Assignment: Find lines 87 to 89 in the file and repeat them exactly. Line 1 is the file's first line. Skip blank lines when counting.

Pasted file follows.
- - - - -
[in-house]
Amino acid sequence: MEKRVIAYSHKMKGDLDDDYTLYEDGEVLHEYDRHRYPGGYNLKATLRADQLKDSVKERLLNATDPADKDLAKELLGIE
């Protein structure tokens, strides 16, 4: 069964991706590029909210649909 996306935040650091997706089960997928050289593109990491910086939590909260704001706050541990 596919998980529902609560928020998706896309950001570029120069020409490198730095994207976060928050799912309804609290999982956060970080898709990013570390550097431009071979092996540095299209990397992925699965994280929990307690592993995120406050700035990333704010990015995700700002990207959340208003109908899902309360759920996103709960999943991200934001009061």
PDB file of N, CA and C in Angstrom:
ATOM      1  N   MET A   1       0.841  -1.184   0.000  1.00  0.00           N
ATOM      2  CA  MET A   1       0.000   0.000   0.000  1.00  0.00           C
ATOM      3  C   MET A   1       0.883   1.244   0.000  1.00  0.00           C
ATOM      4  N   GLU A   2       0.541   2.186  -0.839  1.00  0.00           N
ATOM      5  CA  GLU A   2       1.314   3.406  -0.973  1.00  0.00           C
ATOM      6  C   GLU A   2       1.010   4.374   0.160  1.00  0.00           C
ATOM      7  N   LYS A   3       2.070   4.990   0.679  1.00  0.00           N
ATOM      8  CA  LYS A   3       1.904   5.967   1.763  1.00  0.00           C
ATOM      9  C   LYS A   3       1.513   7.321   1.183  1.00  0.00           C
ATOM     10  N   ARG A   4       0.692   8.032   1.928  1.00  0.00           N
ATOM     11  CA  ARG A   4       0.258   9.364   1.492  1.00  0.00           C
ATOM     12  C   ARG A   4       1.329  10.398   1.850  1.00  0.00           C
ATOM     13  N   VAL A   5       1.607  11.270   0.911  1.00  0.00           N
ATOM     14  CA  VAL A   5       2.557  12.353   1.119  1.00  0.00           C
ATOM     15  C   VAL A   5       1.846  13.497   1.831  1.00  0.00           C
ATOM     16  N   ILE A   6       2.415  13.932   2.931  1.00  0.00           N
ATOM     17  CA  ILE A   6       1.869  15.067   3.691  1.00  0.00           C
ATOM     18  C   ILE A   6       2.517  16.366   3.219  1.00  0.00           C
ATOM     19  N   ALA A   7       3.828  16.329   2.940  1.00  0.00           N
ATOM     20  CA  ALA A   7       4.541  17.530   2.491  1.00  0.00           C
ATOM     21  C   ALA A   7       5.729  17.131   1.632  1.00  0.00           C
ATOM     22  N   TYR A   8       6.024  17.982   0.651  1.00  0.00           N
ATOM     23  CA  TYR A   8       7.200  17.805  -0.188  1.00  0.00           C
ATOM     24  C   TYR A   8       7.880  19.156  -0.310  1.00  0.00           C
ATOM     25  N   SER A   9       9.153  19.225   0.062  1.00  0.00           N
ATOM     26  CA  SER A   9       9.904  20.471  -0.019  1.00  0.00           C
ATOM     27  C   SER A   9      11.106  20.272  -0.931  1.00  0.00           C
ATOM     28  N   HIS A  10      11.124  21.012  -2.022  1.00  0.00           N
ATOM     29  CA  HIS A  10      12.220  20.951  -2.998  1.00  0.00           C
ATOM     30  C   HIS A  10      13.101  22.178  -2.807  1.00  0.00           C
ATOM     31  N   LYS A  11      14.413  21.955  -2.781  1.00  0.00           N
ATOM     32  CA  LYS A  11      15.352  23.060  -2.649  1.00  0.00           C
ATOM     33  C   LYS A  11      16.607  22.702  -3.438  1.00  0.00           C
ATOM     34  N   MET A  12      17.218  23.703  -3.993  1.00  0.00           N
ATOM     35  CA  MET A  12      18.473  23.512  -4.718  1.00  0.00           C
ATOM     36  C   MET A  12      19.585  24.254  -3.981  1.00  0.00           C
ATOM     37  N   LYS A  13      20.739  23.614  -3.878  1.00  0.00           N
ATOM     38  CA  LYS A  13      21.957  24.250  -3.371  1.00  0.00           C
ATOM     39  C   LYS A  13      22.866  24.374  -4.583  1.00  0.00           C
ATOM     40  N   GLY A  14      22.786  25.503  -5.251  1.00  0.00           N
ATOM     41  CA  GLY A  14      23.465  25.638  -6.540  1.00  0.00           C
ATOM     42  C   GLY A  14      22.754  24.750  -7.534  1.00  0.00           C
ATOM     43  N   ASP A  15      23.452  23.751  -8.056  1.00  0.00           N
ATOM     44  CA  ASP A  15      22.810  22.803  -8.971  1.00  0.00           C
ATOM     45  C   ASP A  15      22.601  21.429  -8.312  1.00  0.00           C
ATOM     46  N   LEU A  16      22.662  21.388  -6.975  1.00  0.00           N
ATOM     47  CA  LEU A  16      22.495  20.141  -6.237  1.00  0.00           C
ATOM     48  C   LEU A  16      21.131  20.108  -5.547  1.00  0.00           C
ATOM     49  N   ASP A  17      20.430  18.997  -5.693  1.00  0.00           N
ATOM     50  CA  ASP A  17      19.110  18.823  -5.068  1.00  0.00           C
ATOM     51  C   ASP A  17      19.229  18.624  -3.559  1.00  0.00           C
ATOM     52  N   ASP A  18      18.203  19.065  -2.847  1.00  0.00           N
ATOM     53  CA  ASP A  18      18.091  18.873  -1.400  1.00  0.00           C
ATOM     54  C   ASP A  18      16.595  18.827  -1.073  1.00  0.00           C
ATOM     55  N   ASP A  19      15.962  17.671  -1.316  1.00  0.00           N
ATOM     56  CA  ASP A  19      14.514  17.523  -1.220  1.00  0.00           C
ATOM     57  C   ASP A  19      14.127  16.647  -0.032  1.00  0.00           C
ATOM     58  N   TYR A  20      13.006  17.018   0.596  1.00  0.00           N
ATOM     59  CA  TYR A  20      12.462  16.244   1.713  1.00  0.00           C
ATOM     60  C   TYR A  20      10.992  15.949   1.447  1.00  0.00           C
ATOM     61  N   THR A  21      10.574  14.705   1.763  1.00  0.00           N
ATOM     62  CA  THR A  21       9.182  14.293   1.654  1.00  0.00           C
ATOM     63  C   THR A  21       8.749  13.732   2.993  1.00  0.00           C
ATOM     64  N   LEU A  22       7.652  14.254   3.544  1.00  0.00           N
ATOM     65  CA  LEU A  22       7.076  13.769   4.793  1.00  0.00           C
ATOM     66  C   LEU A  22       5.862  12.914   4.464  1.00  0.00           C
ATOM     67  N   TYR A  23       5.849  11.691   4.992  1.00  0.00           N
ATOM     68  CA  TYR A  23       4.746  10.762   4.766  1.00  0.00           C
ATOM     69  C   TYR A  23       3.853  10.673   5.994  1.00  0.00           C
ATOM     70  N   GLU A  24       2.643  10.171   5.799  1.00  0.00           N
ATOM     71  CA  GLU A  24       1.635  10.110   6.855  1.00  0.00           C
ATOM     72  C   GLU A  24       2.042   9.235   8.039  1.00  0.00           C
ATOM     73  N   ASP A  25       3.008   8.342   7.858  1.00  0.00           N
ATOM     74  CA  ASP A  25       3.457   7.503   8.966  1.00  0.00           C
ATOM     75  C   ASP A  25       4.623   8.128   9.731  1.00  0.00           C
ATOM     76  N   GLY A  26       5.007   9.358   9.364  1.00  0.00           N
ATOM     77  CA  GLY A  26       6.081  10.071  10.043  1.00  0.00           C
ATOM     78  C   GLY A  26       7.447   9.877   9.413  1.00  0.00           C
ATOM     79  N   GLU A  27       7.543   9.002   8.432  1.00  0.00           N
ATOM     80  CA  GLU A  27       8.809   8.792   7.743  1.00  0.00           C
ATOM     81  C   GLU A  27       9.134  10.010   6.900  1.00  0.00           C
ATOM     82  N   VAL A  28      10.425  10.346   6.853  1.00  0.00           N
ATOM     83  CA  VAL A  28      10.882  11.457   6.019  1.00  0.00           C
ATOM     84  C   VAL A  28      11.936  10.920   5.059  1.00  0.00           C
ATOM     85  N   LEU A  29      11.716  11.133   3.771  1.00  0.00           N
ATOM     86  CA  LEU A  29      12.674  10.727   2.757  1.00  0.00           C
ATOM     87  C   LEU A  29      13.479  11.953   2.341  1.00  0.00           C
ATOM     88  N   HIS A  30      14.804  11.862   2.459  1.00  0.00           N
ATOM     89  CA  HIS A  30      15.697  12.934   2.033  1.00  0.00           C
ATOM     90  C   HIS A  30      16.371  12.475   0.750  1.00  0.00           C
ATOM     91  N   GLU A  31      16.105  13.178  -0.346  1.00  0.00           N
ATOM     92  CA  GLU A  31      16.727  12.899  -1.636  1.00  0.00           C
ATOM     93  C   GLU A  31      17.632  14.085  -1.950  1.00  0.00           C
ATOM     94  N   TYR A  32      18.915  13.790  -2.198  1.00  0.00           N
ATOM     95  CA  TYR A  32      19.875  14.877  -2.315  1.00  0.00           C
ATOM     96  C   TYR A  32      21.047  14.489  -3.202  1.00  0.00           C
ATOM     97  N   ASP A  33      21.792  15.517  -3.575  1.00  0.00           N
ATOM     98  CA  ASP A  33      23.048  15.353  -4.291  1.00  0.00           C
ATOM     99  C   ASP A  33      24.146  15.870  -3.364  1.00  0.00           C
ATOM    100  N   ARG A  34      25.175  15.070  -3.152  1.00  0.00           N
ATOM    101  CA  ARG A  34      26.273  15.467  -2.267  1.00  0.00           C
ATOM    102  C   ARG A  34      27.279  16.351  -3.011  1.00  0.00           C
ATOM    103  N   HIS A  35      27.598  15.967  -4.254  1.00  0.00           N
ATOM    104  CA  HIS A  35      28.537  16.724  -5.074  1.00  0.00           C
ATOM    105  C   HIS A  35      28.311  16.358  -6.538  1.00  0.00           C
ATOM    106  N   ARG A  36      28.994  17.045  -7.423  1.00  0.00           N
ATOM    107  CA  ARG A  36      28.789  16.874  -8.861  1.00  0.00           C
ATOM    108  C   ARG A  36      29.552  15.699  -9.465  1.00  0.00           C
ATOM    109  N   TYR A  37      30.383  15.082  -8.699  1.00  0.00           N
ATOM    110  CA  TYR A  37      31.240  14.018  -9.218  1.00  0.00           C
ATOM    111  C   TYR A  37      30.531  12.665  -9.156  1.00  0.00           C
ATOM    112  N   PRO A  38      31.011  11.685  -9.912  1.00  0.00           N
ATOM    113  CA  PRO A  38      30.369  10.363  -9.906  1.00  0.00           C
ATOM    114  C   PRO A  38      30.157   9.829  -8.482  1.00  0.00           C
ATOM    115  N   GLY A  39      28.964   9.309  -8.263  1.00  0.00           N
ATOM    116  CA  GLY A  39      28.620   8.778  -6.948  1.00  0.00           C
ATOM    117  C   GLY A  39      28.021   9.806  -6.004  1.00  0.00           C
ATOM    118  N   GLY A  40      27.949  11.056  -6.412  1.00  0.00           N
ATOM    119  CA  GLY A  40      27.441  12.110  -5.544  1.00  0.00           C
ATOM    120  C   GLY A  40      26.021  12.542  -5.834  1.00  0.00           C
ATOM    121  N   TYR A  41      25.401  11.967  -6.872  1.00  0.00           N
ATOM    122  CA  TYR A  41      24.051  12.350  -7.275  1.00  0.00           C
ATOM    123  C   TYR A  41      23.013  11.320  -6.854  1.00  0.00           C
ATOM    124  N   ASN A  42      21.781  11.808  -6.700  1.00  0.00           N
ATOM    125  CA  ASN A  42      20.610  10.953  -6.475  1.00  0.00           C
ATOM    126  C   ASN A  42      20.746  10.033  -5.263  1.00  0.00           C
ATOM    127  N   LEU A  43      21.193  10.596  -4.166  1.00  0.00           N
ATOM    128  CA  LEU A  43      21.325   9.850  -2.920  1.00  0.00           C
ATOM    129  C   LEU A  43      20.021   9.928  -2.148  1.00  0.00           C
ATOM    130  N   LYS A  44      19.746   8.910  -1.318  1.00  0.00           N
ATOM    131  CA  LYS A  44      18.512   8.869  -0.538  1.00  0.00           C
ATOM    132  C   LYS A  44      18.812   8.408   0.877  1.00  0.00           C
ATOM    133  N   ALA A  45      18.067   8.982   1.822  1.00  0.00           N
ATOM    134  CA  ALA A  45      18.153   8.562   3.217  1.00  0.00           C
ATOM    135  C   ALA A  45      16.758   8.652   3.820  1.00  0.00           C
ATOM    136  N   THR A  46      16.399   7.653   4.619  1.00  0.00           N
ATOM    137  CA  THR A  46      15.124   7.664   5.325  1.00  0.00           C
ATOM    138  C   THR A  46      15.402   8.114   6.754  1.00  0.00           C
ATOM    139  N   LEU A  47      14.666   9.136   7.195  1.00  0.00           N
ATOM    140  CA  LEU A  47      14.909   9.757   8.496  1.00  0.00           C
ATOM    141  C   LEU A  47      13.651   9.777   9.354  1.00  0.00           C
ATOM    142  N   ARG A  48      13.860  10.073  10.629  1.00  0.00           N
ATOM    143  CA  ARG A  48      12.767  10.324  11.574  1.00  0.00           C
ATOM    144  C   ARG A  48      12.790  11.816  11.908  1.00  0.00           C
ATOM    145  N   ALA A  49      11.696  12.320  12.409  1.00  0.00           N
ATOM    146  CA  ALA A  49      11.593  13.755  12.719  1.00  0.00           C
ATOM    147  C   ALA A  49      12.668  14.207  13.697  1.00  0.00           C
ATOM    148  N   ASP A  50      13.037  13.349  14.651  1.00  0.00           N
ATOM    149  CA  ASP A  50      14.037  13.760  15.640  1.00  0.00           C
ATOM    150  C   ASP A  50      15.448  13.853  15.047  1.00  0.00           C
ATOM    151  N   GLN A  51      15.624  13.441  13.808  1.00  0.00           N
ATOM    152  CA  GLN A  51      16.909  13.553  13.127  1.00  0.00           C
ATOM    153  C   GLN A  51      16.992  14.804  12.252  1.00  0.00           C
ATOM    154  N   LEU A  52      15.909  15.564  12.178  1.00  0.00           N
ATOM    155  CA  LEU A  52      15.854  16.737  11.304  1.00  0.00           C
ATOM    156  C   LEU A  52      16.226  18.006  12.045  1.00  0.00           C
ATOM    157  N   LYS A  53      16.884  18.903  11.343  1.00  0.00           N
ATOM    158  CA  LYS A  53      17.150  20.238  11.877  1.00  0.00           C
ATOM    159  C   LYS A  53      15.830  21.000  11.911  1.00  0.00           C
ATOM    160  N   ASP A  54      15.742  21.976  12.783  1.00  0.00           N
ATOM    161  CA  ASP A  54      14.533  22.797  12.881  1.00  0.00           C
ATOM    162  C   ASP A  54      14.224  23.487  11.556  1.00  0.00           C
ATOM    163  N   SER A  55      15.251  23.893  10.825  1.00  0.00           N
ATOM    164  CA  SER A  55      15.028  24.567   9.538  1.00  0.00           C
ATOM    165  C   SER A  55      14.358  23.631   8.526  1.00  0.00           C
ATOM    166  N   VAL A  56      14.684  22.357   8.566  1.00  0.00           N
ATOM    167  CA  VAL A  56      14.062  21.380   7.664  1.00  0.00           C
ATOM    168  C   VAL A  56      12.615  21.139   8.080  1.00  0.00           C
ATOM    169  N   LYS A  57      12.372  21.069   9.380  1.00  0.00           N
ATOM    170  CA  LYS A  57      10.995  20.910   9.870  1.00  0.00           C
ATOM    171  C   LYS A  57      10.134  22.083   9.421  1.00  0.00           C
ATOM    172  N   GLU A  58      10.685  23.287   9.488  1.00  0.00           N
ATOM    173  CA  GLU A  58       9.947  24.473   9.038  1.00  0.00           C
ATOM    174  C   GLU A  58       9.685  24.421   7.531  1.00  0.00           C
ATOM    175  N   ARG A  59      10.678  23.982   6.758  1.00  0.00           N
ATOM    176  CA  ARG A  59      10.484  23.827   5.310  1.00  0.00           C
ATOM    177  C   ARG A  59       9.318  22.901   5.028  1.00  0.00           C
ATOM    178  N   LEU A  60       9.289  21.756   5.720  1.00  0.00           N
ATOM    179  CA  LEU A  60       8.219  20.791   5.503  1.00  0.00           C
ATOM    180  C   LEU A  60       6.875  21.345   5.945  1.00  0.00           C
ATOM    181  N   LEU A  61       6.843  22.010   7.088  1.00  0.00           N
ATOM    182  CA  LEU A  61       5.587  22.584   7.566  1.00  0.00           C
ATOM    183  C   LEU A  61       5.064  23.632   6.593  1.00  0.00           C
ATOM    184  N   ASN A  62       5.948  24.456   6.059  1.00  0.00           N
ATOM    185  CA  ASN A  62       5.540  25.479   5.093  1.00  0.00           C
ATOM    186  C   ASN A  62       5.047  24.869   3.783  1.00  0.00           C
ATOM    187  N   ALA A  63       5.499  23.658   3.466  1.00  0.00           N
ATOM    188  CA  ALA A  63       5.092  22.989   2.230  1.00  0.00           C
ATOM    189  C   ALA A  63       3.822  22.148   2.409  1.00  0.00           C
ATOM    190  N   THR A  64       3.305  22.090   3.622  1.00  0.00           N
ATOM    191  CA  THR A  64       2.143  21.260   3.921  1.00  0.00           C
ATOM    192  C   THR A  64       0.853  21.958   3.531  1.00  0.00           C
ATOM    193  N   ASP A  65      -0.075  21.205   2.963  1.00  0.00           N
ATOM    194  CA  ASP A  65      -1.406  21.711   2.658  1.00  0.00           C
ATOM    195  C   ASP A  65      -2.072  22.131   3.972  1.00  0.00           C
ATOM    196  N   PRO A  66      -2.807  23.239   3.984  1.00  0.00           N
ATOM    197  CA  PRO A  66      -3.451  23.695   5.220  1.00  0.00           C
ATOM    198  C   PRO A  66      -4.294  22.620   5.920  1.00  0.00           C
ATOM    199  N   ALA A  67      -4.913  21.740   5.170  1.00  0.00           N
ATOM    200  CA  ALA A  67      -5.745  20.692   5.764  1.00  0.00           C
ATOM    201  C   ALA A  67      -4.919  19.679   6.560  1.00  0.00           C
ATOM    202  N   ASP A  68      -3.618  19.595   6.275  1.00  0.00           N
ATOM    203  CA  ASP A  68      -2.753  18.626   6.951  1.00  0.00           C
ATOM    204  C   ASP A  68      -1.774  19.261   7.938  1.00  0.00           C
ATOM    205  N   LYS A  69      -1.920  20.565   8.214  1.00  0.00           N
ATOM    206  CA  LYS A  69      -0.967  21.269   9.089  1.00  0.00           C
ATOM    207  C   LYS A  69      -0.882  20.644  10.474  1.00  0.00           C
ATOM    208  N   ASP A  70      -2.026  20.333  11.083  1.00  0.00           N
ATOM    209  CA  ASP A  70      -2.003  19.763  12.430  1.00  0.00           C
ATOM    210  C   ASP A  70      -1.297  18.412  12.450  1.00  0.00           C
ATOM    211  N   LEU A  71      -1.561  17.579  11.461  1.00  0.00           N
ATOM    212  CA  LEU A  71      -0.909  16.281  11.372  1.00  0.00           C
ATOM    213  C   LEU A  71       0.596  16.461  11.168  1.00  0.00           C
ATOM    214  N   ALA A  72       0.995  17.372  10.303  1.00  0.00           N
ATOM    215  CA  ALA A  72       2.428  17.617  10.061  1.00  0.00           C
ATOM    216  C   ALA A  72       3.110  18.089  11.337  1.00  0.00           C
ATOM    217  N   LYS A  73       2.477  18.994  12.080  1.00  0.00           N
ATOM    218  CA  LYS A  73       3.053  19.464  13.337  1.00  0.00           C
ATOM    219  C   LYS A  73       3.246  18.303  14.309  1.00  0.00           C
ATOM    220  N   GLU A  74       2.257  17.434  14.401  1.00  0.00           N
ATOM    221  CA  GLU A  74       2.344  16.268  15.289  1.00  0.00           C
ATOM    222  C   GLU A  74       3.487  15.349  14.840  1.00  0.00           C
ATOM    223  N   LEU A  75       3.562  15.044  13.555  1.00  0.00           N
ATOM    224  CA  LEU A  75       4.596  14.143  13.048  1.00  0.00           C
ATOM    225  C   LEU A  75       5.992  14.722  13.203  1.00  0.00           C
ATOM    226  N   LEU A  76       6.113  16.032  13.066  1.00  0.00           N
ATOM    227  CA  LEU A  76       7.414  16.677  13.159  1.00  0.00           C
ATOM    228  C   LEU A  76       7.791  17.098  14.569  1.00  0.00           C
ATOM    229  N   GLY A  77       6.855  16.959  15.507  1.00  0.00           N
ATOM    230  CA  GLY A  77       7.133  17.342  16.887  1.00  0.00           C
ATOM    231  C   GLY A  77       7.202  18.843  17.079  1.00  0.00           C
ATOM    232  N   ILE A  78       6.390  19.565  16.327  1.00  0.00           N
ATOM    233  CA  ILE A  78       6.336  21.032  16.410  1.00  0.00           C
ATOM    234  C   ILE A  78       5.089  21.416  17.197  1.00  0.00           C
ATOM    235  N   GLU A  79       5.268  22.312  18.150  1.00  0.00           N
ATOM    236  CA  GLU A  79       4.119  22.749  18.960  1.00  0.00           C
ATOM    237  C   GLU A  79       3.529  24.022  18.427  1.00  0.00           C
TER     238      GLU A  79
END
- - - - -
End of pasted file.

ATOM     83  CA  VAL A  28      10.882  11.457   6.019  1.00  0.00           C
ATOM     84  C   VAL A  28      11.936  10.920   5.059  1.00  0.00           C
ATOM     85  N   LEU A  29      11.716  11.133   3.771  1.00  0.00           N